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Duke Ellington

I certainly have a lot of great music to be thankful for this year.  Sunday night, the last night of his SF Jazz residency, Jason Moran played a solo set, and then introduced the duo of Randy Weston and Billy Harper.  A 2010 MacArthur fellow, the 37 year old Moran is at the forefront of modern music, and is perhaps the most gifted pianist of his generation.  Paying homage to Monk and Ellington and Weston, he has forged his own style at once modern (he plays along with pre-recorded samples on some songs - delta blues to Pigmeat Markham!) while demonstrating a remarkable depth of knowledge of the many branches of jazz piano, from bebop to stride. 

Randy Weston, an NEA 2001 Jazz Master, has combined a love of Monk and modern music with a profound love and curiosity of African culture.  Billy Harper has been my (and Baron Shul's) favorite tenor player since we first heard his Black Saint recording in 1975.  Weston and Harper together are powerful, spiritual, lyrical, and breathtaking. Like Ellington, they can go from penthouse blues to rent party inside of one phrase.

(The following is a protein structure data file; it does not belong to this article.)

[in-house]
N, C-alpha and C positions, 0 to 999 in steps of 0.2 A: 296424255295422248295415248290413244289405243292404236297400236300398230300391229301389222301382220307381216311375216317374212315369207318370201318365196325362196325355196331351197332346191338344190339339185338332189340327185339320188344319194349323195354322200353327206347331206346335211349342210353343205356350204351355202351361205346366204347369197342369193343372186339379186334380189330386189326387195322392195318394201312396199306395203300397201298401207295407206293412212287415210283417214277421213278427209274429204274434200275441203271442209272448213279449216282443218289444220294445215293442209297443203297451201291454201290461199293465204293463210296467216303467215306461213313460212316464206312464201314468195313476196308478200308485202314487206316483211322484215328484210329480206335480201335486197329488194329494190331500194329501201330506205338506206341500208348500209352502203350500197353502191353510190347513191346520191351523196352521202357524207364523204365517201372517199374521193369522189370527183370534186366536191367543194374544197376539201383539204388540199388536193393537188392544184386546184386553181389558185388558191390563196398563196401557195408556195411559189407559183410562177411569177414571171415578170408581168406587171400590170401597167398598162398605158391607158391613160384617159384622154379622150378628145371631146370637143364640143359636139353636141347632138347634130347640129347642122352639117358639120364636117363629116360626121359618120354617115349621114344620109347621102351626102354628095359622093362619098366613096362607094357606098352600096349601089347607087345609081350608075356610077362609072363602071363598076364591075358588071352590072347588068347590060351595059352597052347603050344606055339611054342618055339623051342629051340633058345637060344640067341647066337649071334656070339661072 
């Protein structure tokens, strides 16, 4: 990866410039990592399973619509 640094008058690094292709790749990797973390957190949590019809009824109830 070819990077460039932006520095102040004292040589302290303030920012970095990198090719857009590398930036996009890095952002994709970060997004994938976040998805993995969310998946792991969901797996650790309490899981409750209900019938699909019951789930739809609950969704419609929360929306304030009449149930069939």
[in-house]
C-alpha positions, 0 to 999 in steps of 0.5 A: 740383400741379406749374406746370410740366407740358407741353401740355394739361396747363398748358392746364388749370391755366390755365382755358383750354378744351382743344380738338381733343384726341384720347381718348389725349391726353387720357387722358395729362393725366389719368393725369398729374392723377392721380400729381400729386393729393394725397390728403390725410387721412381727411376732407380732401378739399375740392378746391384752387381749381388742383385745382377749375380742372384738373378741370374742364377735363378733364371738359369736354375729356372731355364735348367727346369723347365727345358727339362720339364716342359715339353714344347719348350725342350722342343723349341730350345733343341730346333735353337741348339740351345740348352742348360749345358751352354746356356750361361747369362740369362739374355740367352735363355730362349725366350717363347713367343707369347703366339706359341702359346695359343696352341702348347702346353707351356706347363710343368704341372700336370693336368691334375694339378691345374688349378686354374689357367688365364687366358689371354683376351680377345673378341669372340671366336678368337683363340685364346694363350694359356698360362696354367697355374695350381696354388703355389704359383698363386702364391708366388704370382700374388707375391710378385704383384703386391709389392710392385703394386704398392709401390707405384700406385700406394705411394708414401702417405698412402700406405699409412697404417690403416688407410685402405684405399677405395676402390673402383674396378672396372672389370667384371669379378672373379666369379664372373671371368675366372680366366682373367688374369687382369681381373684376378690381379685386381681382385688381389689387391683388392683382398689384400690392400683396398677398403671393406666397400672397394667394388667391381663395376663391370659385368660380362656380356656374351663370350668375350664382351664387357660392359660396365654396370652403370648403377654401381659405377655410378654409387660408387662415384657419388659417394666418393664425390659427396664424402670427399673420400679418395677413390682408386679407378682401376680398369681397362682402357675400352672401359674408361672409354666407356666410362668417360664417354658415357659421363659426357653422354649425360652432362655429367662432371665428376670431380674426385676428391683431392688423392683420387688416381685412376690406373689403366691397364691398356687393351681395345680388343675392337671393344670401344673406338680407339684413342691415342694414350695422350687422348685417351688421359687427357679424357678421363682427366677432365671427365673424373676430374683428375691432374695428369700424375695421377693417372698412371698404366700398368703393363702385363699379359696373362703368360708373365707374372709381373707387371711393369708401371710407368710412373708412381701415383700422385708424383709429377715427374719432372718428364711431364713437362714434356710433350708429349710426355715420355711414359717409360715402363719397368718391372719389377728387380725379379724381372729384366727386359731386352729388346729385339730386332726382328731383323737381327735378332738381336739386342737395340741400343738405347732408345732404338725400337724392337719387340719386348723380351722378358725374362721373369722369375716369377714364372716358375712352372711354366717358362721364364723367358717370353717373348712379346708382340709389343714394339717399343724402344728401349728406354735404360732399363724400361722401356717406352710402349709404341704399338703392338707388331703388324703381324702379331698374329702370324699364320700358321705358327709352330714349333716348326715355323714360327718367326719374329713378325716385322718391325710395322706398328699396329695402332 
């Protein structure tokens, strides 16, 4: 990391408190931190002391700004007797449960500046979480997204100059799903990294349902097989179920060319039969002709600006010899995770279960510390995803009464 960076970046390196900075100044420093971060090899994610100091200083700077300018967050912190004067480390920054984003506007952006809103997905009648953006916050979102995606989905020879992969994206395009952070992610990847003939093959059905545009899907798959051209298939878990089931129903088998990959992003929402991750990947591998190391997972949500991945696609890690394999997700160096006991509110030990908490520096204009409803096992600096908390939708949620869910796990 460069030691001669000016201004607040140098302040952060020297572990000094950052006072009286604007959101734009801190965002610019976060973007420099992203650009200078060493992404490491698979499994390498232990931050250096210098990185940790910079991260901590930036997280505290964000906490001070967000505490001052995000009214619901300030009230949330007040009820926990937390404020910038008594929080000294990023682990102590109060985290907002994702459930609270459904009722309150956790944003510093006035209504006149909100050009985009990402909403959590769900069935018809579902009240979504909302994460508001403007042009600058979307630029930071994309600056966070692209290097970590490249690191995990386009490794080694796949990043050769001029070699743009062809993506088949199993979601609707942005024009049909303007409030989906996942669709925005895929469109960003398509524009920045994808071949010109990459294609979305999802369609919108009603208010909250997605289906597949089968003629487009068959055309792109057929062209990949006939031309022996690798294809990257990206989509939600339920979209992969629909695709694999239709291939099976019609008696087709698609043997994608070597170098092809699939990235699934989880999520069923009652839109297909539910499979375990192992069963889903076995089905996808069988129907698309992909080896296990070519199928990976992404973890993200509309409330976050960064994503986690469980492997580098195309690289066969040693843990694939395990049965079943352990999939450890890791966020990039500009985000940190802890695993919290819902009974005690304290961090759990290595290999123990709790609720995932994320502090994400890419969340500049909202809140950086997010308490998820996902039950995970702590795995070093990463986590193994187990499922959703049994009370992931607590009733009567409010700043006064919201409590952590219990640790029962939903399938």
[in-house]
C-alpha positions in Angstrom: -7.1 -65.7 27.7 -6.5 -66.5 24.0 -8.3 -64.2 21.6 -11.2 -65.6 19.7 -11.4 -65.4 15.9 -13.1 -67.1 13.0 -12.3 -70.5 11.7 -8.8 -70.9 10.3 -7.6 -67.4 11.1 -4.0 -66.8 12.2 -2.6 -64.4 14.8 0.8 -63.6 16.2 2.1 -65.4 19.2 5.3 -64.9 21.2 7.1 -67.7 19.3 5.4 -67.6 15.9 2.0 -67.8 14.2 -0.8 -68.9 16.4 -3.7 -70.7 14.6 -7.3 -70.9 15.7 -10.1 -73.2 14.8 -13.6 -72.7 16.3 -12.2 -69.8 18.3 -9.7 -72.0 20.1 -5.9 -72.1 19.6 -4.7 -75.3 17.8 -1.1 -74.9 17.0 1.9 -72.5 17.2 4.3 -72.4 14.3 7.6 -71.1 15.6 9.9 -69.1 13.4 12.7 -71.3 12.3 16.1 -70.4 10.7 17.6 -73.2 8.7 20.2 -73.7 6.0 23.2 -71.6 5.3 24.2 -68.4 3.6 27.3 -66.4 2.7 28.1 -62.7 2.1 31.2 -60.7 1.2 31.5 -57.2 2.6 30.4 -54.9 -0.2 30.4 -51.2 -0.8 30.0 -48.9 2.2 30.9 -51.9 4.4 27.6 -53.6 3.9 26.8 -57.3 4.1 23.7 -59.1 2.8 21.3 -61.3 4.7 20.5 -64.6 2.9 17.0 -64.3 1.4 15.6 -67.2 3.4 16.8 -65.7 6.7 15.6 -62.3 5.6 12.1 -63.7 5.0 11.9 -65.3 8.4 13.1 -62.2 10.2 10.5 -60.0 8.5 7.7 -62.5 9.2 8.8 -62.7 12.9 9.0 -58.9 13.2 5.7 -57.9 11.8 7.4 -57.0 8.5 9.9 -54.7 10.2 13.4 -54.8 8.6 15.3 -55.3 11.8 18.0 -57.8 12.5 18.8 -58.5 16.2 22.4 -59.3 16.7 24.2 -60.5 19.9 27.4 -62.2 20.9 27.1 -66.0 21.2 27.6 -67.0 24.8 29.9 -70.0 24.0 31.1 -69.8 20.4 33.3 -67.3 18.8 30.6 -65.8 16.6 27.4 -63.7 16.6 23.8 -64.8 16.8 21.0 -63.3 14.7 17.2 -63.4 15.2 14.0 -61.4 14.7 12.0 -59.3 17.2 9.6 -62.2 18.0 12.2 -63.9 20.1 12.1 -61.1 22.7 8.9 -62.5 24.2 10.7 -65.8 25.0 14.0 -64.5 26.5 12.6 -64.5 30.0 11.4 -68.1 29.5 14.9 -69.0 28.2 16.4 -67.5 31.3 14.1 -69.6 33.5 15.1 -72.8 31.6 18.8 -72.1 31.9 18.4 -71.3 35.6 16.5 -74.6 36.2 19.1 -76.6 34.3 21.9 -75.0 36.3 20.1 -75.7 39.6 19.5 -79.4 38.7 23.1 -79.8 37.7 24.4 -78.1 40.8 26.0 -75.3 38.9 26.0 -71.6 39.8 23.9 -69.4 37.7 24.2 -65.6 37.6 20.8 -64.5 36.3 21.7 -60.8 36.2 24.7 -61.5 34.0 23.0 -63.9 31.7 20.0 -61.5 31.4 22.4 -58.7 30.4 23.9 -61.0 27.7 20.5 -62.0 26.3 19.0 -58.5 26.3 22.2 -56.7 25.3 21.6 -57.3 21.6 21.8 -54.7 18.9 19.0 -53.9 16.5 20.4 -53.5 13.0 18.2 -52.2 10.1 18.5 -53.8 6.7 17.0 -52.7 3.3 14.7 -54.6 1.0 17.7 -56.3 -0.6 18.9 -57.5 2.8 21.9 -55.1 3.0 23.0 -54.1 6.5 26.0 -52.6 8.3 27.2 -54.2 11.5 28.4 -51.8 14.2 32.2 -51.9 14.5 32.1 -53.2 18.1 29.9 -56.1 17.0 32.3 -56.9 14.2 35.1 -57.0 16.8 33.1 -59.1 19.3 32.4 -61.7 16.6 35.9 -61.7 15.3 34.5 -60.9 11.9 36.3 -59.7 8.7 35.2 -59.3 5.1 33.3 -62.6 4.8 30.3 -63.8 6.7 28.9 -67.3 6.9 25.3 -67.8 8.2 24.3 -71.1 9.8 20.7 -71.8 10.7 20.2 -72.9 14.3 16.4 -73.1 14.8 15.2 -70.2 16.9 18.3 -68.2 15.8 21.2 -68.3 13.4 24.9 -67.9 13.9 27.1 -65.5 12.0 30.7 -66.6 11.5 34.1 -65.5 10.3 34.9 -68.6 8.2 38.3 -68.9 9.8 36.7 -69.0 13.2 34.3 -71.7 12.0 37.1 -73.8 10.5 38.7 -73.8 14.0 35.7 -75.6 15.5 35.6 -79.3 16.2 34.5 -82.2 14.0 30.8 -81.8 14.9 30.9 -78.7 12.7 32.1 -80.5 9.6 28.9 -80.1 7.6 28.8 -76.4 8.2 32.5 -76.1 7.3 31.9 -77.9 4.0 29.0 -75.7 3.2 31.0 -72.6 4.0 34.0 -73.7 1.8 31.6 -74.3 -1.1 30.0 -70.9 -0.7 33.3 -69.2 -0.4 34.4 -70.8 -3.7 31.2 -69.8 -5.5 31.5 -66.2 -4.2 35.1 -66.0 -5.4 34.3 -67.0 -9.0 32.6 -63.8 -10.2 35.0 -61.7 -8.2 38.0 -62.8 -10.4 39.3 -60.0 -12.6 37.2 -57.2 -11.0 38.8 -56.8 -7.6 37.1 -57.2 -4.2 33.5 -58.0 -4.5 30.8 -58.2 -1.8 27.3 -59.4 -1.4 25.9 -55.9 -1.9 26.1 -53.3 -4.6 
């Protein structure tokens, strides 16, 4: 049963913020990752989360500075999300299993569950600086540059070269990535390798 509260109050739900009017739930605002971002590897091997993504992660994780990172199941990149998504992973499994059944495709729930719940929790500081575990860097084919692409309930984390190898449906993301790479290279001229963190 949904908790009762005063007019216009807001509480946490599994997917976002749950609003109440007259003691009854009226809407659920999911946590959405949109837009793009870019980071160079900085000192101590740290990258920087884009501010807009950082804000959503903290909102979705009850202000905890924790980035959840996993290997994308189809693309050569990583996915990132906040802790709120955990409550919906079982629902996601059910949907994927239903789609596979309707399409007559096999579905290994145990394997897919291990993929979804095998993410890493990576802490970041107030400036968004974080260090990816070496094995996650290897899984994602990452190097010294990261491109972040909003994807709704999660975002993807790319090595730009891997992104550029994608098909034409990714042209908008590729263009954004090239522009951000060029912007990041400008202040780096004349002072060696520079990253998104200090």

As my dear late friend Butch Morris remarked, "As long as I'm a black man playing a cornet, I'll be a jazz musician in other people's eyes.  That's good enough for me.  There's nothing wrong with being called a jazz musician".  Amen.  In the history of Afro-American improvised music, most of the greats have stressed that they don't play jazz, they play Louis Armstrong, or Duke Ellington, or Miles Davis music.  "Call it whatever you want". as Miles said pithily after his performance at The Isle of Wight.  Cecil Taylor was denied a birthday celebration at Jazz at Lincoln Center years ago for having the temerity to say he didn't play jazz, he played Cecil Taylor music.  Readers of my blogs know how impressed I am by Christian Scott.  Young, angry, brilliant, the New Orleans trumpeter is the real deal, and the true successor to Miles.  Incorporating everything he hears, and not afraid to go outside and beyond the "tradition", including rock, hip hop, and classical music.  In his latest recording, the self-titled Christian Atunde Adjuah, there is a lengthy and brilliant essay "Letter to a Future Artist".  His main point being that "you can descibe me as a jazz musician, just don't define me as one.  Definitions being limited, and truly creative music of the time will transcend definition.  I think Butch would second that sentiment, and I imagine he would like Christian's directions in music.  The recording is a must have, and a must read.

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